Last Thursday The Wall Street Journal reported that Borders, the #2 book retailer, announced its plans to reopen its own online store in 2008, ending its current alliance with Amazon.com. At the same time Borders is stopping its efforts to expand internationally, and will close almost half of the Waldenbooks outlets it owns in the U.S.
The reason? Online sales of books are rising, capturing a growing share of the book market. Figures from Bowker put online sales of books in 1998 at a mere 2%. In 2006 that number grew to 13%, while sales at traditional retail stores fell from 42% to 38% in the same timeframe. Volume of dollars spent for books online rose from just under $1.5 million in 2000 to around $2.7 million in 2006.
Borders first teamed up with amazon.com in 2001, shortly after the dot-com bust. The company put its dollars into expanding stores, increasing the number of U.S. superstores from 290 at the beginning of 2000 to a current 499. As business trends changed, doing exactly opposite of what Borders expected, the company was hit hard. Ergo the company’s decision to put its expansion dollars into online selling.
Meanwhile Borders’ main competitor, Barnes and Noble, has operated its own online web site for some time. But it’s had a difficult time competing with Amazon.com due to the latter company’s discount rates. Amazon is able to sell books at a cheaper price because it sells so many other items as well. Ditto with cheaper book prices from such places as Sam’s and Costco. Barnes and Noble’s fiscal year ending February 3 showed its online sales fell 1.1%. In recent years its online sales have been flat—at about 10% of total revenue.
The bottom line for authors—don’t forget marketing efforts at online stores. Frankly, I had. I’d done a couple posts on Amazon.com when its whole author blog thing began, but hadn’t put up anything new in a year. This article prompted me to write a new post for Amazon.com and to promise myself to do so on a more regular basis. I made sure the post has plenty hyperlinks to my web sites, this blog and the Scenes and Beans blog.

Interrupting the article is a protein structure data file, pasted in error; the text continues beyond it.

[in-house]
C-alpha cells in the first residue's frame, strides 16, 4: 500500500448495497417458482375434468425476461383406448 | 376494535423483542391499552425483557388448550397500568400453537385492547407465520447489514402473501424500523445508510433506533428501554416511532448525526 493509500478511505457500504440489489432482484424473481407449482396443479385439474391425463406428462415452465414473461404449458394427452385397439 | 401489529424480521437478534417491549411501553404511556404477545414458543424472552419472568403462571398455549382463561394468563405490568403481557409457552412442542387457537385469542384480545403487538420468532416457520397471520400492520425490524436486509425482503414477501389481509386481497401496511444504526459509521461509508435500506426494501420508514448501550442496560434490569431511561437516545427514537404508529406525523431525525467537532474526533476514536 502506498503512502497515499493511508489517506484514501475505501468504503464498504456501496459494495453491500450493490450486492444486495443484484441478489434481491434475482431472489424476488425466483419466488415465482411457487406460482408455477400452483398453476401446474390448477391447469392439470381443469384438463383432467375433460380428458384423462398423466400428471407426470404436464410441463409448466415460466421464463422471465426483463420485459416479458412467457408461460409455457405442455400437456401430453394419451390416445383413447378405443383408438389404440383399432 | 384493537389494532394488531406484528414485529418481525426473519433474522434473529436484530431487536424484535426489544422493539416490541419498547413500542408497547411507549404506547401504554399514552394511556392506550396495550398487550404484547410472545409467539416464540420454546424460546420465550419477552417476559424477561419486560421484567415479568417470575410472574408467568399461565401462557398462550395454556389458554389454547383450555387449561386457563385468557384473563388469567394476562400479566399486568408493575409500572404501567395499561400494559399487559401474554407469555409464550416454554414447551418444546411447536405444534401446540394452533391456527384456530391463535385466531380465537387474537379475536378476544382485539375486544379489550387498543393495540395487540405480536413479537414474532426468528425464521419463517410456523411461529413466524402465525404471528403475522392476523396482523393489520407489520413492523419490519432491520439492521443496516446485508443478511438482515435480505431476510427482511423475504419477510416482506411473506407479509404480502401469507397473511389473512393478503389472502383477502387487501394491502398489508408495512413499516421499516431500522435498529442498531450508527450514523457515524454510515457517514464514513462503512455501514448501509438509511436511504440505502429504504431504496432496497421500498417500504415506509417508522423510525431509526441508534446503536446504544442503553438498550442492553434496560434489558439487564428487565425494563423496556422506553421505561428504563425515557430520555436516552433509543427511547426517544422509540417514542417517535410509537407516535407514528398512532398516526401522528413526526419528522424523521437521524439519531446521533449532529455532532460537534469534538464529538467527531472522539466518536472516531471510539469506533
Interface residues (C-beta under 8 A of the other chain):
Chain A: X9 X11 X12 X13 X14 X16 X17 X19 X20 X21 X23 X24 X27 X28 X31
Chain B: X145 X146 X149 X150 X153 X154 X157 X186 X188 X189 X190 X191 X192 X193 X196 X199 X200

Ever noticed the percentage numbers on the page for any book at Amazon.com? They’re listed under the heading: What do customers ultimately buy after viewing this item? For example, on the Coral Moon page, 41% of viewers of the page buy the book. (Percentages are also listed for what other books a viewer of the Coral Moon page will also buy.) The Violet Dawn page shows that 64% of viewers buy the book. It’s my theory—based on the highly unscientific fact that I do it myself—that many people use Amazon.com as a way to find out about more a book, even if they’re not ready to buy, due to all the information Amazon.com now offers about the product. You can see reader reviews, who published the book, how many pages it is, see the link to the author’s other works, and sometimes get a sneak peek inside the first 15 or so pages. I figure with so many people checking out any book of mine on Amazon.com, I should have a consistent marketing presence on that page.
If you’re a published author and haven’t set up your profile in order to blog on Amazon.com, I suggest you go through the process. It takes a few days to set up, as another party has to verify that you are the author of the books you claim. I had gotten so slack about this I hadn’t even claimed Violet Dawn yet. So the new blog post I wrote shows up on all my other books, but won’t show up on Violet Dawn and Coral Moon until the author verification goes through.
How about you? Do you visit Amazon.com for information about books? If you’re an author, are you using its blog program? Or as a reader, do you take time to read the author blog posts?